Two hundred years after he was born, Karl Marx is still causing controversy. The donation of a statue by the Peoples Republic of China to commemorate the anniversary of his birth Saturday in the small Germany city of Trier has rightly provoked strong opposition from those who recall the suffering that communist regimes inflicted on their populations.
And yet, close to 30 years after the fall of the Berlin Wall and the subsequent collapse of the Soviet Empire, there are those who still idealize Marx and Marxism — not only in the few remaining self-styled communist countries but, more disturbingly, among some privileged intellectuals in the West.
What these admirers have forgotten, or glossed over, is that Marxist doctrine led to brutal dictatorships and the killing machines of the gulags. All the more reason to review what was so rotten about it.
Read nearly any passage in the German philosophers voluminous and long-winded oeuvre and one is struck by his sense of absolute certainty. He lays claim to truth and leaves no room for doubt. He decimates opponents with unyielding polemic and consistently refuses to reflect on his own views. The paragon of infallibility, he makes sweeping claims with no margin of error and no exploration of evidence.
European Commission President Jean-Claude Juncker speaks at the Basilica of Constantine in Trier, ahead of the opening of major exhibitions on Karl Marx | Patrik Stollarz/AFP via Getty Images
“All history is the history of class struggle,” his “Communist Manifesto” begins. All? For Marx, there is no other dimension to human experience worthy of independent consideration: No history of technology, of ideas, of culture or faith. He distorts the complexity of German idealist philosophy into simplistic claims to predict the future in the form of his “developmental laws of capitalism.” His delusion about his capacity to predict is what made Marx anathema to thinkers like Friedrich von Hayek, who recognized the inescapable fallibility in human judgment.
Not so Marx, who claimed direct access to Truth, with a capital T, and concluded his manifesto with a series of crushing verdicts on competing radical movements, denounced and condemned, without a shadow of doubt. Marxs Bolshevik heirs would later use that confidence in condemnation as grounds to send political opponents to their deaths. Among the long list of victims of Marxism, his competitors on the left figure prominently.
Because of his unquestioning self-assuredness, Marx had a very brittle sense of politics. What is to others a realm of compromise and negotiation is, for him, the obligation to command. He saw the state simply as “the executive committee of the bourgeoisie,” which he promised to abolish once communism eliminated class difference — or so the story went.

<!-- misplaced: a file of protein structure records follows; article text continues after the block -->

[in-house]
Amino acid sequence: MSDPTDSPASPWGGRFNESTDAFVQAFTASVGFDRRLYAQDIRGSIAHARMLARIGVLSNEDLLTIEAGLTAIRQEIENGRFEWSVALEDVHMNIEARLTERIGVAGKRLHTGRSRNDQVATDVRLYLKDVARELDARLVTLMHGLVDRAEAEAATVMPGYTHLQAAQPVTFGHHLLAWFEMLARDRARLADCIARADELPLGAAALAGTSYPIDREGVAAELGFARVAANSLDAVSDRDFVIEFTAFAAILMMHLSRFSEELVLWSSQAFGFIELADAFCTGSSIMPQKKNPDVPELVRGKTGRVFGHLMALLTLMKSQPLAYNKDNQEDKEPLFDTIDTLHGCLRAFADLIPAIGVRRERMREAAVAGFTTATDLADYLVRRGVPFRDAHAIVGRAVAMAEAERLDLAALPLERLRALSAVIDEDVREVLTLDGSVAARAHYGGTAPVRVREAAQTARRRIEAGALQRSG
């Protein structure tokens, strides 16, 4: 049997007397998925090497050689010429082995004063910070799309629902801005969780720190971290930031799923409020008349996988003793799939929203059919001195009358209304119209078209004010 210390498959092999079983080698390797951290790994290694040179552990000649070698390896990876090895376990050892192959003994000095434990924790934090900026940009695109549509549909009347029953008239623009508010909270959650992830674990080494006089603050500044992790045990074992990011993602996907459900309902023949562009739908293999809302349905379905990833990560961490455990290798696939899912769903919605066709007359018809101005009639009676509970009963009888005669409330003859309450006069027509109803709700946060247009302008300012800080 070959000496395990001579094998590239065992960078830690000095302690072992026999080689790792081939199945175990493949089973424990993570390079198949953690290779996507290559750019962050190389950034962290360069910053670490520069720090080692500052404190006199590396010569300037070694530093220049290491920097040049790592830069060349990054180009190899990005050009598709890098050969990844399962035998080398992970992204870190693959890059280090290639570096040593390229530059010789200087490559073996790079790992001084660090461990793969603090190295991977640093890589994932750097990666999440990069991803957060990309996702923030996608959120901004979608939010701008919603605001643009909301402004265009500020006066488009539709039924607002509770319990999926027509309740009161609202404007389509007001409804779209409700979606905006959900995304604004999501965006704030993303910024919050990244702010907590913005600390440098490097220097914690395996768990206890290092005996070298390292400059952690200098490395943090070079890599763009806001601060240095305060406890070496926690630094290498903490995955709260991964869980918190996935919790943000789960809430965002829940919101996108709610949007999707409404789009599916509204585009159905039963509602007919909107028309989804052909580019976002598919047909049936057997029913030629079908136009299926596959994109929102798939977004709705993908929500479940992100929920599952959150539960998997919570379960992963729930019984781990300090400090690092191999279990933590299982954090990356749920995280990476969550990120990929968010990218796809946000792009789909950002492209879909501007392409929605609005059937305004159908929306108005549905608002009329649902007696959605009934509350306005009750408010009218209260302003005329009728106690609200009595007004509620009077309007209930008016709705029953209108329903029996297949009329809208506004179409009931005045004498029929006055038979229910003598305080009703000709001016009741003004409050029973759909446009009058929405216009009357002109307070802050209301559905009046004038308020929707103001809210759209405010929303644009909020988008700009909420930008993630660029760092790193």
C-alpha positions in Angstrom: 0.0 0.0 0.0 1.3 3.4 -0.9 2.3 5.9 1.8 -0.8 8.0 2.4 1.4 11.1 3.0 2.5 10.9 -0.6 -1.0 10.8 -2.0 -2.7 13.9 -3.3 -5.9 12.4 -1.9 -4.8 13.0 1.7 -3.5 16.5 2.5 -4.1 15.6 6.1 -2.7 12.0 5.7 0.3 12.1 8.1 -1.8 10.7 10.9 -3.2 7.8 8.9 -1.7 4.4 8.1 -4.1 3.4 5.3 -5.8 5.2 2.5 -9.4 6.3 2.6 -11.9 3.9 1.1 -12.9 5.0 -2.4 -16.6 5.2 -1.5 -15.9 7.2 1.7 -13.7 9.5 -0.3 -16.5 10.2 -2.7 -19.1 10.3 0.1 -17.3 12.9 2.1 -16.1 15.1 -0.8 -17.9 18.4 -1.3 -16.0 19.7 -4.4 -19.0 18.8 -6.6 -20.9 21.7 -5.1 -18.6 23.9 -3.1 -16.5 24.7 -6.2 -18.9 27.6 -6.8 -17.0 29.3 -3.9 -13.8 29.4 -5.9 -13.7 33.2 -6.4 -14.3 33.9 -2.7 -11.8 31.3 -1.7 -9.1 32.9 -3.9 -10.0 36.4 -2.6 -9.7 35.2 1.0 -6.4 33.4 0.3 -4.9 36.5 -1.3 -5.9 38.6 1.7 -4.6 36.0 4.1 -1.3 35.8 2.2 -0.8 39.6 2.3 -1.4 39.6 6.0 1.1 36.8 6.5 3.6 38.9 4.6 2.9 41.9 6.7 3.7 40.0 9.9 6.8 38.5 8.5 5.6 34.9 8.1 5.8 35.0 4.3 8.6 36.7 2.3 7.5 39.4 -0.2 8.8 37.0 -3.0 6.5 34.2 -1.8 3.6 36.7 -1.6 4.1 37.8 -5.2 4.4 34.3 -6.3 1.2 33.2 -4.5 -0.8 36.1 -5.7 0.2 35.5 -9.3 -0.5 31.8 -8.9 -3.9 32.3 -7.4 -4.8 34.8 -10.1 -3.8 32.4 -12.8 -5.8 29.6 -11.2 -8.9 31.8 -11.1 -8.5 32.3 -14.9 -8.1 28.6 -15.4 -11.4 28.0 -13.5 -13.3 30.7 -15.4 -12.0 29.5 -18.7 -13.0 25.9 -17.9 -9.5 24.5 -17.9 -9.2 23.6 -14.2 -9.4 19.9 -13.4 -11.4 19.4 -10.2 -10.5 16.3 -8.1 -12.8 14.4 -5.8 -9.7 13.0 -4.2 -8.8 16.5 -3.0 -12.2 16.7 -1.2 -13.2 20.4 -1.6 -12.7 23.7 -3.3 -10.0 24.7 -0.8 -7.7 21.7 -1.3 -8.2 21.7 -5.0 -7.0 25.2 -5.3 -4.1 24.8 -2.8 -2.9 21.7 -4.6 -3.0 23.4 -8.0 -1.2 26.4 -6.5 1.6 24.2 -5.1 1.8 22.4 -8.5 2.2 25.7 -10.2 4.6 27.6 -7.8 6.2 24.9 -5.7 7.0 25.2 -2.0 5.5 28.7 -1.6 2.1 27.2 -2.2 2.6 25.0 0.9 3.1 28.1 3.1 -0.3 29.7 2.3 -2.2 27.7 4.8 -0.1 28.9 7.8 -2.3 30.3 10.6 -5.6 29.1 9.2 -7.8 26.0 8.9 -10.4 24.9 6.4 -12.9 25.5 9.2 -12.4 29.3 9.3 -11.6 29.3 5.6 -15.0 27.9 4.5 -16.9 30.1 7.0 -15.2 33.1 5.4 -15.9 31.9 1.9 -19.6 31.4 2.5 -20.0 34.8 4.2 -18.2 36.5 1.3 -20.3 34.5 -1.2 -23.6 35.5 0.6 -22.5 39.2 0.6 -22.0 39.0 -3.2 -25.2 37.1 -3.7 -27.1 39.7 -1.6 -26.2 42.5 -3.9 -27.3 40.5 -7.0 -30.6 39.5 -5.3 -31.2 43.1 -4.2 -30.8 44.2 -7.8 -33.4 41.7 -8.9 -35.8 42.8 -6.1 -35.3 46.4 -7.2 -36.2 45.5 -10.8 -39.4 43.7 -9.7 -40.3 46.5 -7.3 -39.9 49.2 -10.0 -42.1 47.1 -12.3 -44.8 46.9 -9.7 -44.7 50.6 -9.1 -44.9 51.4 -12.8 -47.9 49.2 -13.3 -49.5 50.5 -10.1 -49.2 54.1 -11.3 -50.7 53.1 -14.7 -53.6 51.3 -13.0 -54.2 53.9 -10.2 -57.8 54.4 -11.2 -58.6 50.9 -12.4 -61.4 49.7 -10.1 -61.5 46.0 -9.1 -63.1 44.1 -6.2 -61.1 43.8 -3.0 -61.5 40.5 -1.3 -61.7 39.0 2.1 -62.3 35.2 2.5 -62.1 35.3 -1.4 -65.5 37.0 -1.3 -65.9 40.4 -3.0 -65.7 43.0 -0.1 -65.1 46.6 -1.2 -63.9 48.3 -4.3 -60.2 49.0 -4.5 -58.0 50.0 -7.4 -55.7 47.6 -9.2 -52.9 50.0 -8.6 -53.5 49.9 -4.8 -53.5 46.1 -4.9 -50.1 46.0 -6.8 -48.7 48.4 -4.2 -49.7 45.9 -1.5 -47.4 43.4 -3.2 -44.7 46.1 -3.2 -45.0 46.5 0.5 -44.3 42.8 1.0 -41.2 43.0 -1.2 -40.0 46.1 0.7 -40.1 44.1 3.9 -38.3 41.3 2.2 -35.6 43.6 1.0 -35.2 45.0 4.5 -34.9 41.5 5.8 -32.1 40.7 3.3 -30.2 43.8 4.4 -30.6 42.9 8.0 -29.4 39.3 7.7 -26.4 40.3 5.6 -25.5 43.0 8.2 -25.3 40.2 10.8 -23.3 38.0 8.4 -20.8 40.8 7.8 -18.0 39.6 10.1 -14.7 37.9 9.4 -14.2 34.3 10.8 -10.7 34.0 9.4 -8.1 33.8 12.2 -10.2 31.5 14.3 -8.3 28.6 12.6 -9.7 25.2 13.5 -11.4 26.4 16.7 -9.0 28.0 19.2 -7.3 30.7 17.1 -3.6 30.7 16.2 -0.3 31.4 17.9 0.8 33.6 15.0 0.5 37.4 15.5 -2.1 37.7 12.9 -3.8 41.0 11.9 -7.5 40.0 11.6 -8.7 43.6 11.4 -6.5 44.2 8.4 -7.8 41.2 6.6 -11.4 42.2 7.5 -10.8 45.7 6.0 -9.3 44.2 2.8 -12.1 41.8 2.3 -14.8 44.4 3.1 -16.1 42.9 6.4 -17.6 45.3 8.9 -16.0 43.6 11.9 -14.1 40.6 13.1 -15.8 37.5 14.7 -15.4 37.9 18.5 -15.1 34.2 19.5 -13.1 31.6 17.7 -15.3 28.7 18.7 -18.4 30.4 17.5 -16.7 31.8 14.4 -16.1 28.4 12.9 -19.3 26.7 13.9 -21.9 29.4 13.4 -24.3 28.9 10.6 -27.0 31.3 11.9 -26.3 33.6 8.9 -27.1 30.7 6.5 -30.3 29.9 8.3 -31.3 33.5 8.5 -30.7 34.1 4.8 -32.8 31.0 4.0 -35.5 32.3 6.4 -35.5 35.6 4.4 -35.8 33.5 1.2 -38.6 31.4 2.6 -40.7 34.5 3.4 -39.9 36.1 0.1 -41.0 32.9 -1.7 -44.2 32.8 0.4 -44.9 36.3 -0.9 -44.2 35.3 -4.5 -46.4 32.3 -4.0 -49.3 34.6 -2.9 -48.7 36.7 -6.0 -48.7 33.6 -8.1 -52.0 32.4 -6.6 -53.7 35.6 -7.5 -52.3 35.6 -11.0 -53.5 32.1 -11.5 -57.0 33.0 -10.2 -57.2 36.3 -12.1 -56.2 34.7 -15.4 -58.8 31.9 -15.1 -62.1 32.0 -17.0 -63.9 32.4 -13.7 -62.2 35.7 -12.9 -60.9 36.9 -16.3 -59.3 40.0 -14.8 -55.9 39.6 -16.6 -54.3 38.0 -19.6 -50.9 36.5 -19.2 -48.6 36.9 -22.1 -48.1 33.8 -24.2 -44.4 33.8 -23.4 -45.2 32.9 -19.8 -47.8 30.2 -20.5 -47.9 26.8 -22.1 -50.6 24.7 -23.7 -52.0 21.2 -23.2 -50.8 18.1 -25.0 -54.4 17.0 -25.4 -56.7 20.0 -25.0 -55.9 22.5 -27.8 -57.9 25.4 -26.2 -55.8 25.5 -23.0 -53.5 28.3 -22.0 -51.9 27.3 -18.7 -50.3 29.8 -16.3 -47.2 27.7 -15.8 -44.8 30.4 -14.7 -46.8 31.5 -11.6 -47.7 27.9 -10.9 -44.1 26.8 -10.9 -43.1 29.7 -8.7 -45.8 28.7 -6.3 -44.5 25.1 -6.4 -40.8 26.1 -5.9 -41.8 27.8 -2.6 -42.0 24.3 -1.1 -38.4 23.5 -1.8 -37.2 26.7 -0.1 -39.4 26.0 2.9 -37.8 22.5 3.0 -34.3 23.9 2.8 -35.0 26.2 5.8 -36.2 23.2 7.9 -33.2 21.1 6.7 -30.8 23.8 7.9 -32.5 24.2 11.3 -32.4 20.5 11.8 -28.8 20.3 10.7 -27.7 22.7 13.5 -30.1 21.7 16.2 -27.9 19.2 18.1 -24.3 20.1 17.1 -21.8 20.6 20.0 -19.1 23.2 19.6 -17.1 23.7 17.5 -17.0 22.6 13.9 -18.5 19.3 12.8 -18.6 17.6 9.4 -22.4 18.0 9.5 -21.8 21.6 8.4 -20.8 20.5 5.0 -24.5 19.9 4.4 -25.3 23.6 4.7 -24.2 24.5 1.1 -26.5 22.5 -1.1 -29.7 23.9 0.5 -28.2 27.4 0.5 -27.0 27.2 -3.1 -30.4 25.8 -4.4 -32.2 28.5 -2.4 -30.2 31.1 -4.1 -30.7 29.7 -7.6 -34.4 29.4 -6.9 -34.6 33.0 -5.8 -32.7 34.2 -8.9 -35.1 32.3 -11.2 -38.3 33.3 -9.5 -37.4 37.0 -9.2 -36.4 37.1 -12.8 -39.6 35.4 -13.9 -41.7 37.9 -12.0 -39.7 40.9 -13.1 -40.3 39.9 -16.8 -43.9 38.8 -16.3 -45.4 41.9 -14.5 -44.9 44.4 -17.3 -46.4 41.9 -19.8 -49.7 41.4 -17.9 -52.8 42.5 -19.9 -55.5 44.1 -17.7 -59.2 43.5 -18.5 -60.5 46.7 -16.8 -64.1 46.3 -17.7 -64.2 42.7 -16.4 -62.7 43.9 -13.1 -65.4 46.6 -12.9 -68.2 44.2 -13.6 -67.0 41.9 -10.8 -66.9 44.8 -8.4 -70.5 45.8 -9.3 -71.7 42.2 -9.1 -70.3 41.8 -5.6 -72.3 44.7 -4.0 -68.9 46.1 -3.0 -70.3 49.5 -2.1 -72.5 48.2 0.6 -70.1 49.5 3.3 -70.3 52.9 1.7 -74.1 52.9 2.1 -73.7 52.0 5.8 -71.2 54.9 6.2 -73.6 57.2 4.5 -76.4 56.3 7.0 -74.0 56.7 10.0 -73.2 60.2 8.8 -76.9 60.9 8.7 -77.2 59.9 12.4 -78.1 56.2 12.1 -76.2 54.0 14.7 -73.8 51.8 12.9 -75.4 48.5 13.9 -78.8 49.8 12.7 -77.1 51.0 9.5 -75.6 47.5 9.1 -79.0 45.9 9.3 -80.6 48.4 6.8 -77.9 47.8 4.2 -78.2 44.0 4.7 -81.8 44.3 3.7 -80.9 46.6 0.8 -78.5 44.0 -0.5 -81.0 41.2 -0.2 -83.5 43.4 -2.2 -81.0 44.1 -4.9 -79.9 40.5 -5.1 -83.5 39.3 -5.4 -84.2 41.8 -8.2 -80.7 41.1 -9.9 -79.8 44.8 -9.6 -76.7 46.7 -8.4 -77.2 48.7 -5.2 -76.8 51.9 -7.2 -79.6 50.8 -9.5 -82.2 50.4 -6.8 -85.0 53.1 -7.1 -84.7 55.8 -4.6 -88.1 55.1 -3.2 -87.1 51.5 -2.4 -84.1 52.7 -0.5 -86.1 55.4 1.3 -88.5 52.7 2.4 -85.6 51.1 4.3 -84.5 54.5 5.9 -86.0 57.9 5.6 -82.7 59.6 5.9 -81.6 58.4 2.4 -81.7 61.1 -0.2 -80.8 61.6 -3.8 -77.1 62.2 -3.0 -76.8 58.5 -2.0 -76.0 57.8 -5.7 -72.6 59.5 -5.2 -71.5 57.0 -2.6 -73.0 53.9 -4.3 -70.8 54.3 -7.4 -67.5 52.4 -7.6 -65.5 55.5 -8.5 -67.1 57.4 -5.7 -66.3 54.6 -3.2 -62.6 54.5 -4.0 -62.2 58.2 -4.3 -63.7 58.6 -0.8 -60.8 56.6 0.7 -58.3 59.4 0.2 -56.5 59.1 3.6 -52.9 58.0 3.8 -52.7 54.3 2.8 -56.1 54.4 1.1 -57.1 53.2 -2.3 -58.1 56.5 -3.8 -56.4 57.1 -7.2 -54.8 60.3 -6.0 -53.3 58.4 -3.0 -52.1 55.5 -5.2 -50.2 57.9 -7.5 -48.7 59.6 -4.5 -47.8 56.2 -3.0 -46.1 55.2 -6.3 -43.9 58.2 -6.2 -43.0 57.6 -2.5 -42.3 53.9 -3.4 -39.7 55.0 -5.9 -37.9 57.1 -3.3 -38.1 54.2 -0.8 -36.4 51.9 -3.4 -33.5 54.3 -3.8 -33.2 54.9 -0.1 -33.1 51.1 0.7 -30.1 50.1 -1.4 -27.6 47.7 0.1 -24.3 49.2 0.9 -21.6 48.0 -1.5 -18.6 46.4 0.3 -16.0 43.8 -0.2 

In practice, communism allowed the development of a nomenklatura, a new class elite that talked the egalitarian talk while it claimed for itself the privilege of dictators. The real political legacy of Marxism is hardly the abolition of the state but, on the contrary, the expansion of the state over society, and the elevation of a Marxist elite over the populace. No wonder the East Germans calling for the end of their communist government in November 1989 chanted, “We are the people.” The communists found the people simply deplorable.
Marxism was not about achieving an egalitarian society: It was the vehicle by which party activists and thugs could pursue their own will to power. (Its the reason why the young radical Max Eastman described Russias communist revolutionaries as “Nietzschean.”)
The Marx statue, under wraps prior to its unveiling in Trier | Patrik Stollarz/AFP via Getty Images
The Marxist pursuit of power also meant denouncing all religion, which it denigrated as an opiate and false consciousness. He similarly rejected philosophy, as in his famous phrase: “Philosophers have only interpreted the world; the point however is to change it.” Discussions on the meaning of life — interpreting the world — therefore turn out to be of negligible import for Marxists and easily dismissed. Marx preferred “changing the world” over reflective thought, but did not leave room for the sort of ethical guidance philosophical thinking might offer. He wanted change at all costs, change with no limits, change immune to ethical consideration.
The result was a modernizing fantasy of thorough transformation with scant attention to human costs. As Hannah Arendt showed a century later in her “Origins of Totalitarianism,” communism led to a systematic violence in “experiments” to fashion a “new man,” no matter the suffering caused.
Claims of infallibility, the pursuit of political power, and a denigration of ethical thought: such was the legacy Marx bequeathed to the communist movement that once ruled half the world. But Marxs defenders still insist on the fantasy of a “good” Marx motivated by sympathy for the poverty of the workers during the industrial revolution.
Yet Marx was hardly the only thinker to write about the social conditions of the 19th century, and he was surely not the most interesting. A page of Dickens is worth a volume of “Das Kapital.” Wherever Marxism dominated working class movements — by suppressing competing reform movements or manipulating unions — blue collar workers fared worse.
Had Marx not been appropriated as the ideological figurehead of the Bolshevik Revolution in 1917 in order to justify the decades of terror and dictatorship in Russia, he would barely be remembered.
Russell A. Berman, the Walter A. Haas professor in the humanities at Stanford University, is a senior fellow at the Hoover Institution.